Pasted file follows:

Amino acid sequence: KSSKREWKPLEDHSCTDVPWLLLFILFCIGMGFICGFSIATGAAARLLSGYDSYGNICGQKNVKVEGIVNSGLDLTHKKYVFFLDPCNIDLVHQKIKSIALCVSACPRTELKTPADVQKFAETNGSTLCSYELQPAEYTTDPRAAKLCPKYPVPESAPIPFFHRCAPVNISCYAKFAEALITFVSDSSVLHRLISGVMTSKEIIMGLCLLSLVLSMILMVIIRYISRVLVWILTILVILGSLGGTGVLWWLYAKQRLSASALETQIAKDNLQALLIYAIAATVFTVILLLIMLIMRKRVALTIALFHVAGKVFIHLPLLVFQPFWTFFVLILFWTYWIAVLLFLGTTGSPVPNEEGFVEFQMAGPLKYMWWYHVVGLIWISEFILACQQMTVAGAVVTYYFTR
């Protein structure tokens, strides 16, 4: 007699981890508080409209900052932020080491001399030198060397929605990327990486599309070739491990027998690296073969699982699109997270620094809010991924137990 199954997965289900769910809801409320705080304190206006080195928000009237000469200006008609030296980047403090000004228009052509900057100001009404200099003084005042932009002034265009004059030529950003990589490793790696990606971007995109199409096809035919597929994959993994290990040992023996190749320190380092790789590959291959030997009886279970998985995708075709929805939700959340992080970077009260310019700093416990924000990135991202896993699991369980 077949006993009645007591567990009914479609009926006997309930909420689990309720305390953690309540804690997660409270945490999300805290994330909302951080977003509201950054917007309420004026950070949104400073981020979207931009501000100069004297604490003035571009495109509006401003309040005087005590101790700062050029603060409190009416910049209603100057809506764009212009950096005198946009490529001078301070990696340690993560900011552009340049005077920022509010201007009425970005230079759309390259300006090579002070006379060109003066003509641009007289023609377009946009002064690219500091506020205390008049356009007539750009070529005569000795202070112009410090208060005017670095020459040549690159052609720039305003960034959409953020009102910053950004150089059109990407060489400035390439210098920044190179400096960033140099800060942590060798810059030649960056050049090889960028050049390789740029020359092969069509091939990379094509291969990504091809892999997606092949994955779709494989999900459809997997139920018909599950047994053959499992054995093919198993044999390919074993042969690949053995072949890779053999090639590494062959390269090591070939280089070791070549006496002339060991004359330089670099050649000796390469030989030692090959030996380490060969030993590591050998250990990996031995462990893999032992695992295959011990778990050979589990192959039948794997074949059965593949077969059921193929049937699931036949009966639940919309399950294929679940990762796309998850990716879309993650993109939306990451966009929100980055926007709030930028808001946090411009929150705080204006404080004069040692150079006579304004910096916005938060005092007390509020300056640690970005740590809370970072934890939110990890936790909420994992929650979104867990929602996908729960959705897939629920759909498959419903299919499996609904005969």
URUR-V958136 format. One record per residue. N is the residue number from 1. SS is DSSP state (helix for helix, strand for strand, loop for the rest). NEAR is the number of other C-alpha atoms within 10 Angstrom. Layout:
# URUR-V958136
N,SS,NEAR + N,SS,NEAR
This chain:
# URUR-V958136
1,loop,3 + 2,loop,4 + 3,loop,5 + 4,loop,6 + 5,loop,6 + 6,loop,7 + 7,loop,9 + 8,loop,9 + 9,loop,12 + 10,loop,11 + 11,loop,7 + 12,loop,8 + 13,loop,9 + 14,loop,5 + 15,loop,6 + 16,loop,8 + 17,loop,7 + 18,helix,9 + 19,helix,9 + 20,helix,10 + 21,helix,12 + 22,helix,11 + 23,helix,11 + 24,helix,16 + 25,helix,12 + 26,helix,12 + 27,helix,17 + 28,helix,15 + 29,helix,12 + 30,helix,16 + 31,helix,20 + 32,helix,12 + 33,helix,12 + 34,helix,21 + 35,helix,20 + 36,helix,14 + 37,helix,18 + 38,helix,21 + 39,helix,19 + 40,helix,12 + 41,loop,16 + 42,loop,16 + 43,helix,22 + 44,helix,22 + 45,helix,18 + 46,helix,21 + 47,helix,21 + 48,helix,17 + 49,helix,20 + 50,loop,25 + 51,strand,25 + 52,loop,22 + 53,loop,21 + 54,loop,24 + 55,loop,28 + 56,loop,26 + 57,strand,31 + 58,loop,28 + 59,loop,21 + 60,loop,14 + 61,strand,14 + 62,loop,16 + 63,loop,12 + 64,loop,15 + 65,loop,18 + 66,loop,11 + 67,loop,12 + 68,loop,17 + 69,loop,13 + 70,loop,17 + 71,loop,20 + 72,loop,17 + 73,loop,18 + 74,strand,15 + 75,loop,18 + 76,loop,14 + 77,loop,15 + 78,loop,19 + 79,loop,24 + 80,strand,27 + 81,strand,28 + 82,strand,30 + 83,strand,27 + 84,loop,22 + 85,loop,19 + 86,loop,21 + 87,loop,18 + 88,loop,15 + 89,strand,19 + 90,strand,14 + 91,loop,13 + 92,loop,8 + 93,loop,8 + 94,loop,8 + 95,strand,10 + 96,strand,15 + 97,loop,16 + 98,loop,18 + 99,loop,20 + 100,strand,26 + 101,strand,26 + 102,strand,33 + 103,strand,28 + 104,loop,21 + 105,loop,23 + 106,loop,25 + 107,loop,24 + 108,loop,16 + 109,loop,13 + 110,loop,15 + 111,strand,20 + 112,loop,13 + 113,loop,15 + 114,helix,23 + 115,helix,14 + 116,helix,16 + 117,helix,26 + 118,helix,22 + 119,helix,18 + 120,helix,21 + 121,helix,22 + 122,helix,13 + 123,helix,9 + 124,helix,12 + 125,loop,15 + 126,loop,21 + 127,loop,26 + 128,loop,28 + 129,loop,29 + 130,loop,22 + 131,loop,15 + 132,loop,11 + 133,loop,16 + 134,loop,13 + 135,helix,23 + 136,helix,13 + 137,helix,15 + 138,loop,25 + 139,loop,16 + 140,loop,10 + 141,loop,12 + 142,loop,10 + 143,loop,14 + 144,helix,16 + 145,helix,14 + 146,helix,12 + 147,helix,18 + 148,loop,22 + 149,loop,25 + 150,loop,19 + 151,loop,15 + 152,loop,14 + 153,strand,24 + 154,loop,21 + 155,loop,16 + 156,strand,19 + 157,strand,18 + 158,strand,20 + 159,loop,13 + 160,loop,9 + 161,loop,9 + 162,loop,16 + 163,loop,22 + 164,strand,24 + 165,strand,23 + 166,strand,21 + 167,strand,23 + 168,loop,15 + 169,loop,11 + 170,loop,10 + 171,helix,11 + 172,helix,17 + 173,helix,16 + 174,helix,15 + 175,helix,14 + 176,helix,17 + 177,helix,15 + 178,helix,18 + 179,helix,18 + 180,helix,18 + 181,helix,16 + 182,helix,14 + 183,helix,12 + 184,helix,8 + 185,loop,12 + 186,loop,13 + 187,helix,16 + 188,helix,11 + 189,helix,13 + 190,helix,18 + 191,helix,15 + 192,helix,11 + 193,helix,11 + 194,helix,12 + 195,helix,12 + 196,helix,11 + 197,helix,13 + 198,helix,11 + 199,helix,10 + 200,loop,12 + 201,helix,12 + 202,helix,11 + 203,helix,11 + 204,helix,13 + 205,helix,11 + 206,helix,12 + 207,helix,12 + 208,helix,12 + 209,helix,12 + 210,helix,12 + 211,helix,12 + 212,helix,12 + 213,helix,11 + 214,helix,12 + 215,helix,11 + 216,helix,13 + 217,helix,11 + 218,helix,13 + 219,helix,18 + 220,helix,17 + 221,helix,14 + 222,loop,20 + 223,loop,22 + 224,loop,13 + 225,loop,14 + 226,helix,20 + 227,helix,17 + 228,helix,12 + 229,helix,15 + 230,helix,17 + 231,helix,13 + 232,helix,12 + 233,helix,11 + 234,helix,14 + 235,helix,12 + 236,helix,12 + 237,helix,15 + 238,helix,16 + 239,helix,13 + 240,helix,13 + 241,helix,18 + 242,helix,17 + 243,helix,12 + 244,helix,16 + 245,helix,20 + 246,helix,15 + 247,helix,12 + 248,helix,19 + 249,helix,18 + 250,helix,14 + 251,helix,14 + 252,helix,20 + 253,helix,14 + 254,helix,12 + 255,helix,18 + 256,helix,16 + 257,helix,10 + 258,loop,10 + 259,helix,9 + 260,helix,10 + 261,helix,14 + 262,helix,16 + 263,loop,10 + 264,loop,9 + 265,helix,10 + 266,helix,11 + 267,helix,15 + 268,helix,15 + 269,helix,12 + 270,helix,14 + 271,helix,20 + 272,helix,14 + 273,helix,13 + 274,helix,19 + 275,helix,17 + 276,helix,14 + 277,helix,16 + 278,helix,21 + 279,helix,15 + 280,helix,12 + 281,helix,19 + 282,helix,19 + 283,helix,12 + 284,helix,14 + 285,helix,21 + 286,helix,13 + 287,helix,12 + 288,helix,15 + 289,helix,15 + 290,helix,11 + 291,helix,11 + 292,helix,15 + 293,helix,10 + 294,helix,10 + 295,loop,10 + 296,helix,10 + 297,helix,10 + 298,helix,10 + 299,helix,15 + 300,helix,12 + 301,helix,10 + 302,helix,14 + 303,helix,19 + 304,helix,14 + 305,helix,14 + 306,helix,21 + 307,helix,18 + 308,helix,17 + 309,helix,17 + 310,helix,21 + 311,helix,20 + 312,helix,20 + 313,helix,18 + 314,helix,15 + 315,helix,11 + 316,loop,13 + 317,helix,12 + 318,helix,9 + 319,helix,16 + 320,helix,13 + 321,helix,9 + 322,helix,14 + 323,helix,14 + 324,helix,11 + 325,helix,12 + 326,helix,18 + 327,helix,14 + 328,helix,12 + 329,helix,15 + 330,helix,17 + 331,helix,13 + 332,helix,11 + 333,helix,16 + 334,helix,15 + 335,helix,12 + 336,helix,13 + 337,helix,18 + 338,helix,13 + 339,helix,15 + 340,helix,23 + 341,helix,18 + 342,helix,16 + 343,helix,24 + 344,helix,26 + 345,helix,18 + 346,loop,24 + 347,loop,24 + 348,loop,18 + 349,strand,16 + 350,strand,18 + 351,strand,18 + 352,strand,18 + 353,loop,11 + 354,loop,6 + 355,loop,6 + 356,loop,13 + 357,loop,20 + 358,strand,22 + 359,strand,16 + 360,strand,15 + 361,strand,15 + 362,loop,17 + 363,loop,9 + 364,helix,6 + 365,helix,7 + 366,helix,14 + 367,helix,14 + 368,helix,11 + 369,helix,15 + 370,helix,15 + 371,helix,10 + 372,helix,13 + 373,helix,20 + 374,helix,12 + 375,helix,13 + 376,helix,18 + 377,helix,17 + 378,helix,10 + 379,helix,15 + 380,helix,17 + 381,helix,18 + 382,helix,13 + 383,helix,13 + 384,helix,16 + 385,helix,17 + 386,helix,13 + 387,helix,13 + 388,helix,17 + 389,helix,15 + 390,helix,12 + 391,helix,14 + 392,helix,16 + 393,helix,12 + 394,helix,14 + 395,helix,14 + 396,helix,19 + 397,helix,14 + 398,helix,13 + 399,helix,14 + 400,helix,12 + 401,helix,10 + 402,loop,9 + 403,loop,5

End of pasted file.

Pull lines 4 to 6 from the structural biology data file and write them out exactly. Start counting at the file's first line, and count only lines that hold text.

# URUR-V958136
N,SS,NEAR + N,SS,NEAR
This chain: